The American Newspaper Guild was founded in 1933 and led by a columnist named Heywood Broun. It was founded because traditional independent editorial workers were upset with their pay. The Guild became affiliated with the American Federation of Labor in 1936 and the Congress of Industrial Unions in 1937, two of the largest labor organizations in America.[5]

Strike [ edit ]

In August 1936, thirty-five of the approximately seventy employees from the Seattle Post-Intelligencer went on strike. Employees who went on strike were members of the American Newspapers Guild. Management at the paper found that a few of the veteran members of their staff had joined the Newspaper Guild union and were fired as a result.[6] The strike stopped publication of the newspaper from August 20 to November 29.[7]

Three members of the Newspaper Guild were among the most highly active during the strike: Everhardt Armstrong, Richard "Dick" Seller, and Frank Lynch. Armstrong gained a lot of hostility from management at the paper largely because he was a respected and experienced reporter who showed sympathy for causes of labor. Seller was a younger reporter who, shortly after getting married became reassigned to the "night police beat". This assignment was typically given to young and single reporters who were somewhat carefree. Seller joined the strike with the Newspaper Guild later and ended up becoming the president of the Guild's Seattle chapter. Lynch was the chief photographer for the Seattle Post-Intelligencer, whose department was seen as being disorganized and was fired once the management from the Hearst Corporation discovered he was a member of the American Newspaper Guild Union.[8]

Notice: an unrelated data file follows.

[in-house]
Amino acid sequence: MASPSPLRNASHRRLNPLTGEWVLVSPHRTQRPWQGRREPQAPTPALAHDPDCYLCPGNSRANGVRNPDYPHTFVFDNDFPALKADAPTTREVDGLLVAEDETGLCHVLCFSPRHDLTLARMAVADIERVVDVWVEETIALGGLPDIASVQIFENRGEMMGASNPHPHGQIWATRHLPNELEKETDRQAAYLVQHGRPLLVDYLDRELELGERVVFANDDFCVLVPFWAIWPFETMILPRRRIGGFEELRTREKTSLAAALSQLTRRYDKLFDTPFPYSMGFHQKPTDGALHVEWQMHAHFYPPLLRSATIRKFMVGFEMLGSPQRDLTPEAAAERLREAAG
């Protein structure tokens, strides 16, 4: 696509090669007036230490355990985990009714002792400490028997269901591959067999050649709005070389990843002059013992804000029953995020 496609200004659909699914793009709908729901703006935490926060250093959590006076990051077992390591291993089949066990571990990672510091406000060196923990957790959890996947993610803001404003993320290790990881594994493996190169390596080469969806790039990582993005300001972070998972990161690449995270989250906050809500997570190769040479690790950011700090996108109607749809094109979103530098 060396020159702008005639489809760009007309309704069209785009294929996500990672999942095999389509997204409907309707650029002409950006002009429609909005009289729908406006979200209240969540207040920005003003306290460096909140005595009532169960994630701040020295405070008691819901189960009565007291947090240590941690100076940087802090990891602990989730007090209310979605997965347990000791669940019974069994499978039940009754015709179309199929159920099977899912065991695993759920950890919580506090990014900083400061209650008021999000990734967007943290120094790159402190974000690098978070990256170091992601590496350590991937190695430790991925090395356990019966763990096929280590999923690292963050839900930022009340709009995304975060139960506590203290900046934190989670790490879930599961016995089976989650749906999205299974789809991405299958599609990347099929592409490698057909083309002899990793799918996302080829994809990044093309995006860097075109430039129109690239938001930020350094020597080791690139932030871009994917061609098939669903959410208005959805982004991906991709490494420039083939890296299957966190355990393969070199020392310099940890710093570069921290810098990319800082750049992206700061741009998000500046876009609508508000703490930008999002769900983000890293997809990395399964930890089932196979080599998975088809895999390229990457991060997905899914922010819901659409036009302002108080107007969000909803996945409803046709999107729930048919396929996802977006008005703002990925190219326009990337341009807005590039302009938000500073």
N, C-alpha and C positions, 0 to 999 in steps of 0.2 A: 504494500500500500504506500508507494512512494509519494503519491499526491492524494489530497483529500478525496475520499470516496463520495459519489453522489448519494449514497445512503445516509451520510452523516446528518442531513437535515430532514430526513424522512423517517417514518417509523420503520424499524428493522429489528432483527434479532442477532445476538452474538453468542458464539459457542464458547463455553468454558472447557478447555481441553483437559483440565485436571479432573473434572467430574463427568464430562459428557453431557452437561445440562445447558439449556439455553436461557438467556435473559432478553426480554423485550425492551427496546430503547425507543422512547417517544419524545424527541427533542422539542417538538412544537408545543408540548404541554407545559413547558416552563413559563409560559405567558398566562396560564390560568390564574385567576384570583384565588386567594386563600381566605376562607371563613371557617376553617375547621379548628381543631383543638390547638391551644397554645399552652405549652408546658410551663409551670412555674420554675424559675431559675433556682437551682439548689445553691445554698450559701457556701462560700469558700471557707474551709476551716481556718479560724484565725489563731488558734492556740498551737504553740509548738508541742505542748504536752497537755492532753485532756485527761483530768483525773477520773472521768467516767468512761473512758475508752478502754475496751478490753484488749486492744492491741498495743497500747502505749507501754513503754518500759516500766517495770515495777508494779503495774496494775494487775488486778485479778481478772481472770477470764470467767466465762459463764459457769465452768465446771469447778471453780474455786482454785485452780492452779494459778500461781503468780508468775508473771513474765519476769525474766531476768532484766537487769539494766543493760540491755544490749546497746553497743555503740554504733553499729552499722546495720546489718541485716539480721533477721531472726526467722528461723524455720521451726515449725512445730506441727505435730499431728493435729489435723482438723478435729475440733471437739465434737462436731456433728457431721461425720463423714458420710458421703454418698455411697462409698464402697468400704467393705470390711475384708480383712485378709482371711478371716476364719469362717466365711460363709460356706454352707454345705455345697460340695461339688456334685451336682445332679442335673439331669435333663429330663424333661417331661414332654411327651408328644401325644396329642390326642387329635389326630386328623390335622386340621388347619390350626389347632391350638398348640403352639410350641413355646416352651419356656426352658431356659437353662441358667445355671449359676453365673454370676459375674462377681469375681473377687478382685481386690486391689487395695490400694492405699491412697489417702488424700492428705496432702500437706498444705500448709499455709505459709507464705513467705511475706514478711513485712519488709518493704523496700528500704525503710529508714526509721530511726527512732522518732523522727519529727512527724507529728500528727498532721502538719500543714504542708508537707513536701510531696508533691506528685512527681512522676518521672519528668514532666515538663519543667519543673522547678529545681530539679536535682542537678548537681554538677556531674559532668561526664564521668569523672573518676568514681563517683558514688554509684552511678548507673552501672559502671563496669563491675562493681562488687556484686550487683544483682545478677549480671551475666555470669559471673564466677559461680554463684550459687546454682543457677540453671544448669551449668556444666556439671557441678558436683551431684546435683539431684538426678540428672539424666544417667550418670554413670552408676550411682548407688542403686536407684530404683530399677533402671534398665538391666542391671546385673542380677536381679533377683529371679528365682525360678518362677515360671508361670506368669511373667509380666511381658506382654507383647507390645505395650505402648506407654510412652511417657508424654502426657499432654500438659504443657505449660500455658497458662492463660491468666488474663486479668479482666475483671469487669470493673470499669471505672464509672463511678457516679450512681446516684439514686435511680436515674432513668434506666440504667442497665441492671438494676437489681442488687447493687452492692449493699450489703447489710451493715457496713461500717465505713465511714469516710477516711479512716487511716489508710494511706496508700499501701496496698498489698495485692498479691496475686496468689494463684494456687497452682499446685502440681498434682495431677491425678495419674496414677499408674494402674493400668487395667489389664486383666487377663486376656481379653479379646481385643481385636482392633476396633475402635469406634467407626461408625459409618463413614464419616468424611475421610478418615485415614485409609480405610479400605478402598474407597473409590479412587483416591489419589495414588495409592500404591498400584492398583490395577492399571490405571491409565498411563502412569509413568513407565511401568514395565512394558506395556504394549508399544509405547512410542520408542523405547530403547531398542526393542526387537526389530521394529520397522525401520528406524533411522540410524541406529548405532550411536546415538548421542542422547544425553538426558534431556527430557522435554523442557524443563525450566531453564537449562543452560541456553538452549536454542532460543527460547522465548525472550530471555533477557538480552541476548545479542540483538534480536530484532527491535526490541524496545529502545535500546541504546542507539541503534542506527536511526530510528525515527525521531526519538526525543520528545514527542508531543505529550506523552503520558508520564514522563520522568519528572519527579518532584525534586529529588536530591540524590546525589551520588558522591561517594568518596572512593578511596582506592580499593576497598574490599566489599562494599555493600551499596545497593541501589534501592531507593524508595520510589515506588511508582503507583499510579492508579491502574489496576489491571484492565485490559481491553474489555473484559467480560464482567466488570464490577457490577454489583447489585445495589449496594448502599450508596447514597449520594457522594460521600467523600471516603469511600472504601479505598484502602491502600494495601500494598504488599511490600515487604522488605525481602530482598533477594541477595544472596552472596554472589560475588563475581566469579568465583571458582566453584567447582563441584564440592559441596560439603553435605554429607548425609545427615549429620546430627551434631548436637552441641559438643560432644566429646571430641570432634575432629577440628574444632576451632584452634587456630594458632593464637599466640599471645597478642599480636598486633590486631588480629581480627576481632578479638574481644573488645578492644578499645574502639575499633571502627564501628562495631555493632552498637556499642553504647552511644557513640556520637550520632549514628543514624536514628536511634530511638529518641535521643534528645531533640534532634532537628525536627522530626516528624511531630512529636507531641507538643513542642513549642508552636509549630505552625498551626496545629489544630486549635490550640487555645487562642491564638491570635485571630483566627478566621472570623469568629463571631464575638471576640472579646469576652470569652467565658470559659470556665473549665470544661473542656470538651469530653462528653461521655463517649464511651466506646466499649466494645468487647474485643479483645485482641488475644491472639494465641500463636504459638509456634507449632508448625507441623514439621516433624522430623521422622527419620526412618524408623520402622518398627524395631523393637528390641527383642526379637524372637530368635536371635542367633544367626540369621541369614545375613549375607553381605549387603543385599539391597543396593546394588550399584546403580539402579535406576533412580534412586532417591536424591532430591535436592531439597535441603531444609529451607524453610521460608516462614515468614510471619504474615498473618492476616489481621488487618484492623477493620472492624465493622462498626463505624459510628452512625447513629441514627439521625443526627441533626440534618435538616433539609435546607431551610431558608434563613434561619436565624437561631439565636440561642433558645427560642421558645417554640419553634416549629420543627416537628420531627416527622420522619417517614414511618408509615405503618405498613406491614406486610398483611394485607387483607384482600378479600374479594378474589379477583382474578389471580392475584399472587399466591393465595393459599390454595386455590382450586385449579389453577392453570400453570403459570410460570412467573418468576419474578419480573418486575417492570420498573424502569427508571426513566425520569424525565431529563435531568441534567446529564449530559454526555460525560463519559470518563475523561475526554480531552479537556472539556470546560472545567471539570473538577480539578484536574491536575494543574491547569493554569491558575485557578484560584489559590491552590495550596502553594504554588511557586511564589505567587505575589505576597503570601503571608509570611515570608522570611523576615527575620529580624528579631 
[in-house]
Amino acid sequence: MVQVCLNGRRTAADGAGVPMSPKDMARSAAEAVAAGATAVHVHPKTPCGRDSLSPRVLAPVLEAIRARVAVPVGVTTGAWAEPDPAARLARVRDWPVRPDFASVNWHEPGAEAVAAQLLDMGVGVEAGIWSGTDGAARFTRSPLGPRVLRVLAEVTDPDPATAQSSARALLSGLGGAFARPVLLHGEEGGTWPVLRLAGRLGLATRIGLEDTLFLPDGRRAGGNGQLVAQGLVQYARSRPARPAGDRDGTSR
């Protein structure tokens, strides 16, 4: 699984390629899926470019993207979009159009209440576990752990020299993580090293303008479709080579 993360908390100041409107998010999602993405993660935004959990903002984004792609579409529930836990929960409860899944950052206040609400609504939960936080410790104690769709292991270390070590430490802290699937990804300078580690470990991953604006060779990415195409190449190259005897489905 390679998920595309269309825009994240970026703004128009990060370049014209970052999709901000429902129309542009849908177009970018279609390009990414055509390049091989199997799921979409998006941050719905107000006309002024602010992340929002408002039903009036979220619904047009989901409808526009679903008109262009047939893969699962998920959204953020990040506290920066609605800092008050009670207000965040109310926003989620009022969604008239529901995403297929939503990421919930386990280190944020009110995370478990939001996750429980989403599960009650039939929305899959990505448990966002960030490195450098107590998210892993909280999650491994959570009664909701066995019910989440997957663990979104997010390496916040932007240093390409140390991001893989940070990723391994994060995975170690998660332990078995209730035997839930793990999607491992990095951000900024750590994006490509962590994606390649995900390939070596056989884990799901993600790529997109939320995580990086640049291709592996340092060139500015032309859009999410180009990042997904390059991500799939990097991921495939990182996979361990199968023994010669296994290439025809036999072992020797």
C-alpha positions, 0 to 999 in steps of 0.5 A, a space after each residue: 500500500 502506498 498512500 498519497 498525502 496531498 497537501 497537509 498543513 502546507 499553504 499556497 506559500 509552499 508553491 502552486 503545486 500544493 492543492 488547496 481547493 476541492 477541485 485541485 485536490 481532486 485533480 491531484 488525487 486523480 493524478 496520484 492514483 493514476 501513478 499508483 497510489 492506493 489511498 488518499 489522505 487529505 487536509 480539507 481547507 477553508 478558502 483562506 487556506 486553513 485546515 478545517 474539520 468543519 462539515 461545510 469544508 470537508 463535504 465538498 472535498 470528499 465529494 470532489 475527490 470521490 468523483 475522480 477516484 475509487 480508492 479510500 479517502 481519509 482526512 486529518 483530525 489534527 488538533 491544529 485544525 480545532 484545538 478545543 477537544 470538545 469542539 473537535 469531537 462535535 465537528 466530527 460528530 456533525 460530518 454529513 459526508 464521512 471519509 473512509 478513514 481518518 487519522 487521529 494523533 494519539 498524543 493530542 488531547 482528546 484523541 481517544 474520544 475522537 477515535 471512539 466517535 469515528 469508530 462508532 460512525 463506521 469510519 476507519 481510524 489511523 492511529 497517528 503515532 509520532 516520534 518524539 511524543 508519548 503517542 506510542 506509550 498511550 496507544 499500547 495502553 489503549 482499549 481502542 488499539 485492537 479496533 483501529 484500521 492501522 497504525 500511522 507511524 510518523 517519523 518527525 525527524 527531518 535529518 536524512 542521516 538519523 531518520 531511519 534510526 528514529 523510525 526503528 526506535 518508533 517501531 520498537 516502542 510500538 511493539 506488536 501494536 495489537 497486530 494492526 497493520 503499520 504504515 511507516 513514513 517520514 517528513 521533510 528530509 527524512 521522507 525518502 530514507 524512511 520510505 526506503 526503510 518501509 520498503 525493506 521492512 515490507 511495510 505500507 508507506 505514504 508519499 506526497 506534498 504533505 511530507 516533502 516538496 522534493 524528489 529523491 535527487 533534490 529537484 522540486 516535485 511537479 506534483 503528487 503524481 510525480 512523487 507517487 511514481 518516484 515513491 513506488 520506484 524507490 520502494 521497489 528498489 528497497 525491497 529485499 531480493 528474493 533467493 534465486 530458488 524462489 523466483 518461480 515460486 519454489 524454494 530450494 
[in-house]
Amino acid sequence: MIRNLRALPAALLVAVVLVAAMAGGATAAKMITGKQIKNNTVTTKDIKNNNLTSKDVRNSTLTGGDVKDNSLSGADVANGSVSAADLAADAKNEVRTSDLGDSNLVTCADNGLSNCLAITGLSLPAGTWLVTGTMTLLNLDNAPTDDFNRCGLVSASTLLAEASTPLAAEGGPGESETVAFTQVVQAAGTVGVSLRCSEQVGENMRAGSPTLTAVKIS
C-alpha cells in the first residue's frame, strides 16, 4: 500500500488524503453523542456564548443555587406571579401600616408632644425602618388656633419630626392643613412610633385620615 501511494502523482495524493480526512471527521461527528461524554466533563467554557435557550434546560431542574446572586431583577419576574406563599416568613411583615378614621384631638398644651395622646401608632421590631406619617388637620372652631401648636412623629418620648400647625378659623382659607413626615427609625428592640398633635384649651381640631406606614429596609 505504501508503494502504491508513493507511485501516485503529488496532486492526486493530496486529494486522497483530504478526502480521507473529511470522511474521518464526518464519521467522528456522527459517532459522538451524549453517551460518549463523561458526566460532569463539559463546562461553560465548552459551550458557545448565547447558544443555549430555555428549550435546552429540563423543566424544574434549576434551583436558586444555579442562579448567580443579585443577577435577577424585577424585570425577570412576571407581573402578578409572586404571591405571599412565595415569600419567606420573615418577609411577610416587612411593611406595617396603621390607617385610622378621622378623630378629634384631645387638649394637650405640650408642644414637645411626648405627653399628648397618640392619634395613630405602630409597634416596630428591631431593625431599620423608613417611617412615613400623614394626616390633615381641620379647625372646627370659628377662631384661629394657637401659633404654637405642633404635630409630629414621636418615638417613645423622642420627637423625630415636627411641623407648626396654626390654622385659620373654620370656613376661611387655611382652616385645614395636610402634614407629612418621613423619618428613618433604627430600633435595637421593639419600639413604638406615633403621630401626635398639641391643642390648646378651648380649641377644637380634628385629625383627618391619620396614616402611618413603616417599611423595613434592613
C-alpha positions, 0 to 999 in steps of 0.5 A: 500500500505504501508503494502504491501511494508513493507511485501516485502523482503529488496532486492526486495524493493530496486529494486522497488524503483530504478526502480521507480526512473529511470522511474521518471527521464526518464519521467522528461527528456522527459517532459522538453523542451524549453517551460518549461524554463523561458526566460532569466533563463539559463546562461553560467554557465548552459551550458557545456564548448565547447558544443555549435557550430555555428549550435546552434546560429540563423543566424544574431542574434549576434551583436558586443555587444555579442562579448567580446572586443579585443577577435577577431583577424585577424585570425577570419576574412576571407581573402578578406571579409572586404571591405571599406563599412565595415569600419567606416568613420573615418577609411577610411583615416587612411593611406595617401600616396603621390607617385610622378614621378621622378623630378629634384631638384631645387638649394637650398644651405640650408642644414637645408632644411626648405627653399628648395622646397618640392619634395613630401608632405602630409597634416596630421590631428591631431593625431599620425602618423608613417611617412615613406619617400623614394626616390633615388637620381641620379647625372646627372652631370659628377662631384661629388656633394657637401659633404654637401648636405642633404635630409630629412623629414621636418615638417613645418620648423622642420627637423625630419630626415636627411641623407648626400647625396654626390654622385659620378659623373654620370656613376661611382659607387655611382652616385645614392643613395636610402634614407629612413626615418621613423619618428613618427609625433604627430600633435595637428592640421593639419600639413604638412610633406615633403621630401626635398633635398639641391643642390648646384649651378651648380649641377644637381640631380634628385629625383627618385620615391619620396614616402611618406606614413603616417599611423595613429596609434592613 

David Beck was another key figure in the strike. Beck was an organizer for the Teamsters and had responsibilities all along the Pacific Northwest and British Columbia, and later the entire West Coast. Strikers picketed outside the Seattle Post-Intelligencer and garnered attention from workers in the surrounding area. One group of those workers came from the waterfront and joined in the picket lines surrounding the building. Beck and the Teamsters then decided to refuse to drive past the picket lines, preventing the newspapers from being delivered.[9]